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Discuss the Significance of Letters in 'Pride and Prejudice'.

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Introduction

Discuss the Significance of Letters in 'Pride and Prejudice' A significant feature of 'Pride and Prejudice' is the use of letters, which were the typical form of communication in the 19th century. The epistolary style was very popular in the eighteenth and nineteenth century. Austen wrote two novels in epistolary form; Lady Susan and Elinor and Marianne. Austen uses letters to reveal character and as a method to introduce and advance the plot of the novel. The importance of letters is shown by the number of letters in 'Pride and Prejudice'; forty-three are in and referred to in 'Pride and Prejudice'. Austen cleverly uses letters to make connections between events and comparisons of viewpoints and personalities. Many of the letters in 'Pride and Prejudice' are followed by action and they are of immense significance to the plot. Letters give the reader the chance to narrate the story themselves as the author is not directly telling the plot. Through letters Austen reveals a great deal about contemporary society in the 19th century; they are a means of shaping character and showing happiness and sorrow. The letters tell us that that many judgements of people were made before actually knowing the person. The reader learns that marriage was an important concept in the nineteenth century and many families wanted their daughters to marry in to higher class. ...read more.

Middle

This shows that Austen uses letters to reveal character and advance plot. Another example of Austen using letters to further plot and reveal charter is when Jane writes to Elizabeth telling her about her stay in London. The letter tells the reader about the closeness of the two sisters' relationship. All of Jane's experiences of London are conveyed through this letter. Jane finally admits that she was right about the insincerity of Caroline Bingley's friendship, although, as usual, she makes excuses for her carelessness saying that "anxiety for her brother was the cause of it". Here, instead of giving us a long narrative about Jane's stay in London, Austen condenses her entire stay into a brief letter giving the reader an understandable picture. The letter from Elizabeth to her aunt, Mrs Gardiner, illustrates the close relationship between aunt and niece, as do many other letters in the rest of the novel. She relates that Mr Wickham's affections for her have subsided and have been transferred to another young lady, Miss. King, who had recently acquired 10,000 pounds. This also provides an important insight to his character. Elizabeth tells her aunt that she has "never been much in love" with Wickham and neither had he as he was hoping to marry Miss King. The reader gets the picture that Mrs Gardiner fills in the gap of a 'mother' for the Elizabeth, as she has an unintelligent mother. ...read more.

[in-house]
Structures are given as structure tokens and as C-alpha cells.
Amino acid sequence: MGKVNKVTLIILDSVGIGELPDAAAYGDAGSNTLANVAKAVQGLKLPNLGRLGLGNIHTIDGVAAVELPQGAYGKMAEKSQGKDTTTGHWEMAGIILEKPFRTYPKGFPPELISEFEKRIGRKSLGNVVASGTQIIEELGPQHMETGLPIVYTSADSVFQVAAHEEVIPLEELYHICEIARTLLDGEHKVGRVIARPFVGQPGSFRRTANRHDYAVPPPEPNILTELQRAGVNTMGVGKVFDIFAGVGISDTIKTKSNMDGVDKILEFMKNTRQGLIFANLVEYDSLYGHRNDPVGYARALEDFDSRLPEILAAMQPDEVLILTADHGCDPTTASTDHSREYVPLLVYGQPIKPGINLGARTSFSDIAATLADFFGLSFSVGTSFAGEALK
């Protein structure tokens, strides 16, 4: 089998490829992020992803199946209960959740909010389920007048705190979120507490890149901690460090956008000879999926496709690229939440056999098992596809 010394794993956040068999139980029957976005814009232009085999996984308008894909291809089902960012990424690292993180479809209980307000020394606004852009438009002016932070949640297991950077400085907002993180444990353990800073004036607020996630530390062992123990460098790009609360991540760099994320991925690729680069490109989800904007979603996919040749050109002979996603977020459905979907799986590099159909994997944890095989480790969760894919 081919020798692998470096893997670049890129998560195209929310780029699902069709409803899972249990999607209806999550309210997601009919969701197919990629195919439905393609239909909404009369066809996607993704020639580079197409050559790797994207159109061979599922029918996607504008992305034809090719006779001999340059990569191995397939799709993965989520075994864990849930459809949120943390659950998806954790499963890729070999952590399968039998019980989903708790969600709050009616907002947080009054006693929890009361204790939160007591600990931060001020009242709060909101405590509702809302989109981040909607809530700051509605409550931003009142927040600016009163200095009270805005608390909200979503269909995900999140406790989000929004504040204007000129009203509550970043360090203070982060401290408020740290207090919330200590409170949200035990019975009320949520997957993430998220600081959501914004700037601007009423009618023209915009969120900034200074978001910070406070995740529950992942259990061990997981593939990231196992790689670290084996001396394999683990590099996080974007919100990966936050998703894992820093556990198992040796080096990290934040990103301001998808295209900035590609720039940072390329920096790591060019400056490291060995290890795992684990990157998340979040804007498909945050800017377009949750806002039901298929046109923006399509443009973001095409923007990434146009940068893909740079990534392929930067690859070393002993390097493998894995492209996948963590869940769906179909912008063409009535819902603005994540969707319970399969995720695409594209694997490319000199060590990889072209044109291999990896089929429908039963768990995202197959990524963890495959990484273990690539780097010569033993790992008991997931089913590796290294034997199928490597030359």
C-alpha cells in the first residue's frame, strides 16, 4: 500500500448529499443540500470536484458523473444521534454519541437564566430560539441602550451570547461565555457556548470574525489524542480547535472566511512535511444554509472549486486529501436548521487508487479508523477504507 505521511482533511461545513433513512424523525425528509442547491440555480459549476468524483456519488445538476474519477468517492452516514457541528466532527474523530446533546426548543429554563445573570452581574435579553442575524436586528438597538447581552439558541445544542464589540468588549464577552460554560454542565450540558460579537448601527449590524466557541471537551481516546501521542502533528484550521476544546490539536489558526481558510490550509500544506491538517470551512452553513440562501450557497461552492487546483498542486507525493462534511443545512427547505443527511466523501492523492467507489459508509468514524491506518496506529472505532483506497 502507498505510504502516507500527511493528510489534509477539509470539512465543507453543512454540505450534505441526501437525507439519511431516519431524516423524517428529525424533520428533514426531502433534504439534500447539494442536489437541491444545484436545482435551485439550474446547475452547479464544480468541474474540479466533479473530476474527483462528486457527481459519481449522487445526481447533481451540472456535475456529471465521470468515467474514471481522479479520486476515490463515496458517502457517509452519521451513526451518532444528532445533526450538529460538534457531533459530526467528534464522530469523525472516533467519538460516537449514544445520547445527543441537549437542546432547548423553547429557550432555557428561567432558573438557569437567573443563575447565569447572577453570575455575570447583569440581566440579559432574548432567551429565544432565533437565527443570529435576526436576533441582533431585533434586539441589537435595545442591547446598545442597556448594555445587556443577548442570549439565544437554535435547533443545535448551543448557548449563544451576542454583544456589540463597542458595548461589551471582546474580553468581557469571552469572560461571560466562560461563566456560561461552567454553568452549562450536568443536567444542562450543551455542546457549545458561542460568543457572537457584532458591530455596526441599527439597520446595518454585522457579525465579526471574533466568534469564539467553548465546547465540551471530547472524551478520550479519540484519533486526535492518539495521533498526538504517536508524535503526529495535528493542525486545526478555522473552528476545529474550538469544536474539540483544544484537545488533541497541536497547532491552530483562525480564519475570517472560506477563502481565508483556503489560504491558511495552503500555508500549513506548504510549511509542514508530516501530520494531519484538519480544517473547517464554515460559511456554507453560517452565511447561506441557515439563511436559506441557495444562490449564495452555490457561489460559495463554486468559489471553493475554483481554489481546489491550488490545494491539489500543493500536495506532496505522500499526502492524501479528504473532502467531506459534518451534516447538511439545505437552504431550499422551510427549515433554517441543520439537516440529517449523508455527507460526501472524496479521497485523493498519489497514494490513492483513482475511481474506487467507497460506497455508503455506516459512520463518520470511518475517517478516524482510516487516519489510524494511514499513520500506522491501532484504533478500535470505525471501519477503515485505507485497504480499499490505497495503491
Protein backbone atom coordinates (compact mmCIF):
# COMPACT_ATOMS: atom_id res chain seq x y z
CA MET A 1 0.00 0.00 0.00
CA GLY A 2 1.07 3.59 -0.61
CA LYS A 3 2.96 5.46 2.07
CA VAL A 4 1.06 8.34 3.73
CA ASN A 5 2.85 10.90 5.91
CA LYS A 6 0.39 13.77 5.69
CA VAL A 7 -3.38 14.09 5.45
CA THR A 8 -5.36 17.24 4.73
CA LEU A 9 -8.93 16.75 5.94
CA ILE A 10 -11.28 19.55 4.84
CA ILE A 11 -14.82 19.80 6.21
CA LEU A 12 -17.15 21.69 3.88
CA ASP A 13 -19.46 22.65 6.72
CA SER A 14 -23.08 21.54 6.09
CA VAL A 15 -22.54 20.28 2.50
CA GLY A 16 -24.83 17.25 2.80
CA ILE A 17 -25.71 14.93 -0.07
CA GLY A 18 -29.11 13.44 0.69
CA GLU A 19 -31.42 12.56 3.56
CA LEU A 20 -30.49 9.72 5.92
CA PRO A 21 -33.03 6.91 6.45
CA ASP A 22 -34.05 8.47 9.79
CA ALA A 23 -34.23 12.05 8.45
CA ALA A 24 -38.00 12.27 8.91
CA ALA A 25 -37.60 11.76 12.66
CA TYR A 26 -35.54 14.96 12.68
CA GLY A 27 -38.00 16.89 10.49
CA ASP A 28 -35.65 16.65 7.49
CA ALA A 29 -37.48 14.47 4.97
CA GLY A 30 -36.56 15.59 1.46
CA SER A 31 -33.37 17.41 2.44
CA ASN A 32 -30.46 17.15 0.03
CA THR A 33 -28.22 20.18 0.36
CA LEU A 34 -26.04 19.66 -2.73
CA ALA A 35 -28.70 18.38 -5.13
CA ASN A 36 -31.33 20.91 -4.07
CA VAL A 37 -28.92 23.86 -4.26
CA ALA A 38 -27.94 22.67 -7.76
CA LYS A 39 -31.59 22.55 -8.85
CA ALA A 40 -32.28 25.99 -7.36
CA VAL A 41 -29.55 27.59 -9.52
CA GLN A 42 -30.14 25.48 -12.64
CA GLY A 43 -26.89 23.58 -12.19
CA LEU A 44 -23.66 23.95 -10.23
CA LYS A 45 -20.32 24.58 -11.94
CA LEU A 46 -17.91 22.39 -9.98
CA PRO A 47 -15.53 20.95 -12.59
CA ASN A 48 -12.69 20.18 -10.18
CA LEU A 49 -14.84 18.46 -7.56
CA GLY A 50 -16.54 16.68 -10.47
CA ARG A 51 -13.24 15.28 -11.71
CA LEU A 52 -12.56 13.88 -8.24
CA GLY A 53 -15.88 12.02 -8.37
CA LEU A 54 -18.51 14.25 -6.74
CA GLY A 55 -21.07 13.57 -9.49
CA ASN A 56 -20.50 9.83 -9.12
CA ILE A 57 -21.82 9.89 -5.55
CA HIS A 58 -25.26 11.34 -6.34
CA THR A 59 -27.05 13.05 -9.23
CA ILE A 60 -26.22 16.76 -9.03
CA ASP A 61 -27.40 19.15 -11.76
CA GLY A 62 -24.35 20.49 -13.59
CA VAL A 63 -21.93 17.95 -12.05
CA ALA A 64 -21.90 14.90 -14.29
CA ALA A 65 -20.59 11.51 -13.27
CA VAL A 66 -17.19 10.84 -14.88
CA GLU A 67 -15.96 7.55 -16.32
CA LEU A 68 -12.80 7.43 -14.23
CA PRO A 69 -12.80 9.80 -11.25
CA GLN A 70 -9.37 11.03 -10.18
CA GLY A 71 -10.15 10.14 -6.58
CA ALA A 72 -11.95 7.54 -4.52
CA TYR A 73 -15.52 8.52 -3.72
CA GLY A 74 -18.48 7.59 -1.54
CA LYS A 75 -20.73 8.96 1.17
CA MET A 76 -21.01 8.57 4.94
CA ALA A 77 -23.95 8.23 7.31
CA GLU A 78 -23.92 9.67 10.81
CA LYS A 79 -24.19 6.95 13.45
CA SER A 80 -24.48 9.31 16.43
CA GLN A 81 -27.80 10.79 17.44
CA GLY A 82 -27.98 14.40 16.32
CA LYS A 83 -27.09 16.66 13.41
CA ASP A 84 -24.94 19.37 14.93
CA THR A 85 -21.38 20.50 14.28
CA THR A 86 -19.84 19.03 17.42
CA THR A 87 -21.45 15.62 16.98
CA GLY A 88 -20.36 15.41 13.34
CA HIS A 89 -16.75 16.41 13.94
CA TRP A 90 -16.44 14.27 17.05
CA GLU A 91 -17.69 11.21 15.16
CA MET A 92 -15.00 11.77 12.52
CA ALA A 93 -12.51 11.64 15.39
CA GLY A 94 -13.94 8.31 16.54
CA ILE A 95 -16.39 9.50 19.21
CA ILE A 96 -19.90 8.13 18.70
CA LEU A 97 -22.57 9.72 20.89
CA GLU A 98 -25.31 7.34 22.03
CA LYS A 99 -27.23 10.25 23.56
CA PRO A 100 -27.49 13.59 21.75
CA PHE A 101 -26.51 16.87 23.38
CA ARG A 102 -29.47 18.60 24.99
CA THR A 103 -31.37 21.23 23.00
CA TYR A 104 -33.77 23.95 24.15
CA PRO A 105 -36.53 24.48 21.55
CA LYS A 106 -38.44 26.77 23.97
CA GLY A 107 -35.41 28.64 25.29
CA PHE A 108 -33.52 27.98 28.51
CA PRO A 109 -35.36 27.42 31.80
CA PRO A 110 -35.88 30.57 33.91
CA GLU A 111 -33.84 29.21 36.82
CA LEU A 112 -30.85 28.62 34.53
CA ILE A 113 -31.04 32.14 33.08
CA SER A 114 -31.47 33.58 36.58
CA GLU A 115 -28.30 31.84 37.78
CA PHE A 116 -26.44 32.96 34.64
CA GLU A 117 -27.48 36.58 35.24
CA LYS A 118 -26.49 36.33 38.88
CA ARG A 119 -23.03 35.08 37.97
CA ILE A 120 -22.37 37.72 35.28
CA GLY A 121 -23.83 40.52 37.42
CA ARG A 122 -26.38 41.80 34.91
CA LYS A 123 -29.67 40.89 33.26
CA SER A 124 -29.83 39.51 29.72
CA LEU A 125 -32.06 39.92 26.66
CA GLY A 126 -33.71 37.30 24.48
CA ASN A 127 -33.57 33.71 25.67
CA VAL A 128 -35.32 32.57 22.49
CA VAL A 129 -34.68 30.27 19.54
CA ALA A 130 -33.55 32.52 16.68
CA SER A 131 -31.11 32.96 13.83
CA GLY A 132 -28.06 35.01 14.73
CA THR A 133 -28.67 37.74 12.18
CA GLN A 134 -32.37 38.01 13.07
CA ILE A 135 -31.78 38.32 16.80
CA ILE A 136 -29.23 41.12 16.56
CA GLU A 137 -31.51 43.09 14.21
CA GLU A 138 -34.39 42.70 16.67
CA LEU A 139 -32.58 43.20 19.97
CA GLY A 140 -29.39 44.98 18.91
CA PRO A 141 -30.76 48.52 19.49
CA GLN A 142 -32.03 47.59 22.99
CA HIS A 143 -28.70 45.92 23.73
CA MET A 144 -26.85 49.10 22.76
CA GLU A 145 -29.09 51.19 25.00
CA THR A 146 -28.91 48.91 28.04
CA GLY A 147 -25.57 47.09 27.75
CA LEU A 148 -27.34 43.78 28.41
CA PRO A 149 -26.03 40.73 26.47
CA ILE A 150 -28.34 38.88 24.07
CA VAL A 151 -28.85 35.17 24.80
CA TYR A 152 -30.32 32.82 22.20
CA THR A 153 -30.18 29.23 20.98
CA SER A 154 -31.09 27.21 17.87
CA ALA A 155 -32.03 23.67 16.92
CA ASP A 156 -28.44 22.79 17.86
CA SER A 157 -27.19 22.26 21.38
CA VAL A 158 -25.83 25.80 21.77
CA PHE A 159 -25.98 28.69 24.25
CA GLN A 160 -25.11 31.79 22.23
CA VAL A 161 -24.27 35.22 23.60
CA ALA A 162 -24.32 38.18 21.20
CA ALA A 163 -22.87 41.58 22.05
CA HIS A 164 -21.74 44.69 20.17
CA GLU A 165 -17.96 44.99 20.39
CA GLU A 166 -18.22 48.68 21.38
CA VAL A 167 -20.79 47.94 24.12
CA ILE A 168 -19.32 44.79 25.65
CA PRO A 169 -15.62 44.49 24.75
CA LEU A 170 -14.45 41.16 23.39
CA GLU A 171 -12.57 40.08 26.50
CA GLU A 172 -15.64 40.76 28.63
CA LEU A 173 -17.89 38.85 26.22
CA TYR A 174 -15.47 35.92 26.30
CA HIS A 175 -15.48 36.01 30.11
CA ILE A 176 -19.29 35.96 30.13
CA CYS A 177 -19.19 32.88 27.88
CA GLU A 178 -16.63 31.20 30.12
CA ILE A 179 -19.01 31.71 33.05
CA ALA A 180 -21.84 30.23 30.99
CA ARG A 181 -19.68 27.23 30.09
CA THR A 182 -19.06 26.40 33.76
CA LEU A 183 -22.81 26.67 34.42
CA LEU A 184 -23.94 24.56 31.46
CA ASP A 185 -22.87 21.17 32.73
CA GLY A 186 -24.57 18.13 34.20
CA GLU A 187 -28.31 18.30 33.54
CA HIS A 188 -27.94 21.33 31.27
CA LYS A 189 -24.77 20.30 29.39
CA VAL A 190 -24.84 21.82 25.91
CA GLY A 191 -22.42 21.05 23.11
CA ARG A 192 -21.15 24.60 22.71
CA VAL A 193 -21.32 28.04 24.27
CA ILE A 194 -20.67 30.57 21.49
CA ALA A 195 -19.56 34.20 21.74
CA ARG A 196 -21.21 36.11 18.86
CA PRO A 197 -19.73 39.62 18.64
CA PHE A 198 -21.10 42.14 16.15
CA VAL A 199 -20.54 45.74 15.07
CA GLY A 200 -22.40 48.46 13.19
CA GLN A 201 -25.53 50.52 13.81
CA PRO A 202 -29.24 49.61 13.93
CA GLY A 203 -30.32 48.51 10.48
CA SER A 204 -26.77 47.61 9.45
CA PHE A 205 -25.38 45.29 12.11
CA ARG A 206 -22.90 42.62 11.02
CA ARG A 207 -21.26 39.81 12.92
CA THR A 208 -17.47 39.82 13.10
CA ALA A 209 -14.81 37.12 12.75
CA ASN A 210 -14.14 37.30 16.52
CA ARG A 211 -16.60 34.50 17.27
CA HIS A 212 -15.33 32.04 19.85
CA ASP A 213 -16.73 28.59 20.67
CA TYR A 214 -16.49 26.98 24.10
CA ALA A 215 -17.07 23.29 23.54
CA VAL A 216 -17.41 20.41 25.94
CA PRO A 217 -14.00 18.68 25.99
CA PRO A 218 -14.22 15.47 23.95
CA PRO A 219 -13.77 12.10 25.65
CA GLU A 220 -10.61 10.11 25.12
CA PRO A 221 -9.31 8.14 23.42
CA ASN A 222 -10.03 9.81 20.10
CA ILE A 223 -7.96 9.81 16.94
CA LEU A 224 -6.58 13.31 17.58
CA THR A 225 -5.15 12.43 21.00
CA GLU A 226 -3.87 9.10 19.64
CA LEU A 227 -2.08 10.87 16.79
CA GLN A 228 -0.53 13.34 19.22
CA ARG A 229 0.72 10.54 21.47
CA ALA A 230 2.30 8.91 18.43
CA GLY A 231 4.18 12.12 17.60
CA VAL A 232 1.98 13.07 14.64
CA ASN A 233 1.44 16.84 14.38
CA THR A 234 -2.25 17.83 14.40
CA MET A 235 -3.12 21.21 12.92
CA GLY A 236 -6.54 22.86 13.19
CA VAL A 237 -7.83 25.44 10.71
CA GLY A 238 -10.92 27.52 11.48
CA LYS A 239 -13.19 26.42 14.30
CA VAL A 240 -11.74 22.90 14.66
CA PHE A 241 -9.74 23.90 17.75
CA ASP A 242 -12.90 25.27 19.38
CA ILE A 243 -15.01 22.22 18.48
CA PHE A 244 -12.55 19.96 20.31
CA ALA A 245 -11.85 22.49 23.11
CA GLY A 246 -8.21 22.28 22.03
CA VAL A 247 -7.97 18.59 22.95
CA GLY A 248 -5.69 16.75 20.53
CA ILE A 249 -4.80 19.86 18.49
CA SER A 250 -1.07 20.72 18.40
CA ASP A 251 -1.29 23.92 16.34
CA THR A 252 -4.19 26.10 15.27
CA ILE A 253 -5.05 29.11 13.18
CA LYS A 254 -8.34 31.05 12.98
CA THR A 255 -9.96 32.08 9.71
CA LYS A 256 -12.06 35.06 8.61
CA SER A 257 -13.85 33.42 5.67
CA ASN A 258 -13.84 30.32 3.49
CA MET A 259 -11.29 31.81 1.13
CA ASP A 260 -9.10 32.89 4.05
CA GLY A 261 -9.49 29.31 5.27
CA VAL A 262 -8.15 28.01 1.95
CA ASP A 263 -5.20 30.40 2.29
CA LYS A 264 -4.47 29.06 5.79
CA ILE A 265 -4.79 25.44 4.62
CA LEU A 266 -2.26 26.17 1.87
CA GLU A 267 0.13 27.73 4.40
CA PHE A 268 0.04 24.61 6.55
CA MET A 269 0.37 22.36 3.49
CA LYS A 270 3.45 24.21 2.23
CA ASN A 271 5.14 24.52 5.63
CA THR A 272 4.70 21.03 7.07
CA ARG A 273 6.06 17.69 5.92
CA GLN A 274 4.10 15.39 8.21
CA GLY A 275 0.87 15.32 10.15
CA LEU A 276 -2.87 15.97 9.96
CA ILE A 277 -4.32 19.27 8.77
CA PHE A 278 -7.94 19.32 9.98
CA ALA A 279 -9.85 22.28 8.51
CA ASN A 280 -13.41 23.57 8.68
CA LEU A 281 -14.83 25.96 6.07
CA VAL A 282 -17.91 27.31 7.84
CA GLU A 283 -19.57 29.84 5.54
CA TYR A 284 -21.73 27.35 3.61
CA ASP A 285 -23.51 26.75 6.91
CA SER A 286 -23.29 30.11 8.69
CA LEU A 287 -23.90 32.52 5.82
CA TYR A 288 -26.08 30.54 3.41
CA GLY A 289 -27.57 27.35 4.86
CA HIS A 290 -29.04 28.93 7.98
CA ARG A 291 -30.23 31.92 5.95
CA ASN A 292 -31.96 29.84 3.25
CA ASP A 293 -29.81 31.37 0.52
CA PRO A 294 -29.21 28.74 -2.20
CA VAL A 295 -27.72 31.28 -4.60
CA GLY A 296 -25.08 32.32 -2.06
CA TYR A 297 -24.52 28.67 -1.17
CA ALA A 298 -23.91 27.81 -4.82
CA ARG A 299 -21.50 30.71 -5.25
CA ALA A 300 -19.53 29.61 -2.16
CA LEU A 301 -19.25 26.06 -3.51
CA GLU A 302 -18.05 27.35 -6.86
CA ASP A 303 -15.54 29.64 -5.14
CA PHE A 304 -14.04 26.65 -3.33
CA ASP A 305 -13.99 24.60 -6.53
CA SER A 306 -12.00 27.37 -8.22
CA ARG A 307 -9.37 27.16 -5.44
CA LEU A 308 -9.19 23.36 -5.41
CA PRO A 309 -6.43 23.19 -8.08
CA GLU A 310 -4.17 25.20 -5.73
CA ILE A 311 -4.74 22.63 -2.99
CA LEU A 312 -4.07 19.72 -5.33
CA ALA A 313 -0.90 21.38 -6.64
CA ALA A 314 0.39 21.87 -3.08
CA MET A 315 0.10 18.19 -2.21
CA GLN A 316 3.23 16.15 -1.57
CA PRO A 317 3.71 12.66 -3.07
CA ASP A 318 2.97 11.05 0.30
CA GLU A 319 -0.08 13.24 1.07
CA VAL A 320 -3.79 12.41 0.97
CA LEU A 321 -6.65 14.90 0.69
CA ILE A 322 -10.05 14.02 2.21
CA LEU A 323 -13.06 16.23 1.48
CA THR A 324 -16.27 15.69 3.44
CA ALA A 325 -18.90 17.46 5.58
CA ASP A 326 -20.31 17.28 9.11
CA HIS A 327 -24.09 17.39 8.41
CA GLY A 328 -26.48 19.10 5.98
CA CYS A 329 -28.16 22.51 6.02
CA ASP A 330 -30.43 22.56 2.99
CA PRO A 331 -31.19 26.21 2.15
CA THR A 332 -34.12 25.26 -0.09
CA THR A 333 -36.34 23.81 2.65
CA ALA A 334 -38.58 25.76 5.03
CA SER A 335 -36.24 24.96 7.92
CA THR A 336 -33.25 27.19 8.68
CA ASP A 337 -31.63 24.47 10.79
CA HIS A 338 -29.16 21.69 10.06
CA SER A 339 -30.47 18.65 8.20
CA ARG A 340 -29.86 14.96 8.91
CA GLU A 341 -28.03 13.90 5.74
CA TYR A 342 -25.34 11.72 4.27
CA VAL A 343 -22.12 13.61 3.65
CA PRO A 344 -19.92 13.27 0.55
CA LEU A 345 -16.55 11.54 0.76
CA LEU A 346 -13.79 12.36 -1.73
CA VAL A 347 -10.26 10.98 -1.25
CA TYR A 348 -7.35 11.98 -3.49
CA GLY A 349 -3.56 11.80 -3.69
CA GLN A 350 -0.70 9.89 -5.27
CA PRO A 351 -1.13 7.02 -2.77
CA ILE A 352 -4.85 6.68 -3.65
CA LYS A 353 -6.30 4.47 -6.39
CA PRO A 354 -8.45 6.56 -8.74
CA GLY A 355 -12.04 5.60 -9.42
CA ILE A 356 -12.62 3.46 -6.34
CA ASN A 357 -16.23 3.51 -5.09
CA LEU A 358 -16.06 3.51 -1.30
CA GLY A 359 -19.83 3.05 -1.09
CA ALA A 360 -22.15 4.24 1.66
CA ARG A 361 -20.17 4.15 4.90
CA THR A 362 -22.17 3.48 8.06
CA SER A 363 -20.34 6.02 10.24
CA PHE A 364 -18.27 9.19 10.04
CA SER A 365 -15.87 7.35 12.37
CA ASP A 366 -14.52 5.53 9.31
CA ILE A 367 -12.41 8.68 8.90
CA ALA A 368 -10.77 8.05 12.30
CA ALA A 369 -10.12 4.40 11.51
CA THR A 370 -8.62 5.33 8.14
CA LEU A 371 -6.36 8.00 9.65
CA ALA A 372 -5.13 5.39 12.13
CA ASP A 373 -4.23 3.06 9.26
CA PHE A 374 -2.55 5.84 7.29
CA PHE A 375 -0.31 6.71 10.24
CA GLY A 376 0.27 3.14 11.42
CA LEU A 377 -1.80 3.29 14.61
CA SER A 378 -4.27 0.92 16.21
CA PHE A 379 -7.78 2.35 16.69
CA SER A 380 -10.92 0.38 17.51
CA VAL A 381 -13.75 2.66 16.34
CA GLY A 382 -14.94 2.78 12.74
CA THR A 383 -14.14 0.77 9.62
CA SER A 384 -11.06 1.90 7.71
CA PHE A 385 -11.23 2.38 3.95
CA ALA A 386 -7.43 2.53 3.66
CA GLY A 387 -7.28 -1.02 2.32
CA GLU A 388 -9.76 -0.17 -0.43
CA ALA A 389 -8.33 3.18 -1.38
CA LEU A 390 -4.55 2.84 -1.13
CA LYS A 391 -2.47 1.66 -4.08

Conclusion

Mrs Gardiner concludes the letter stating that she is sure Darcy's actions are motivated by his love for Elizabeth, and relates to Elizabeth how much she thinks he would be a good match. It is now that Elizabeth realizes her true feelings for Darcy. She is sure however, that he would never marry her now and suffer through being Wickham's sister-in-law. Just through letters the reader is able to make clear judgements of the main characters. Letter writing is a serious business for characters like Darcy, Jane and Mr and Mrs Gardiner. Mr Bennet is a lethargic letter-writer; his letters are infrequent and short. Letters provide a way of distinguishing character. Mr Collins is recognised as a wild man from his first letter and his letters after Lydia's elopement show his self-centredness. Lydia's letters show the irresponsibility and selfishness of her character. The letters in 'Pride and Prejudice' show the feelings of characters as they are individual and the letters are directly talking to the reader. Without the letters a great deal of the plot would be lost because the reader would not get an insight of the characters feelings. The reader is able to make a personal judgement on each character without the authors intervening. Using letters is also an easy way of advancing plot, as the author does not have to go into excessive detail. Letters allow other places to come into the novel as they are not focused in one place. Zohra Farooq 10 Mars 07/12/02 - 1 - ...read more.

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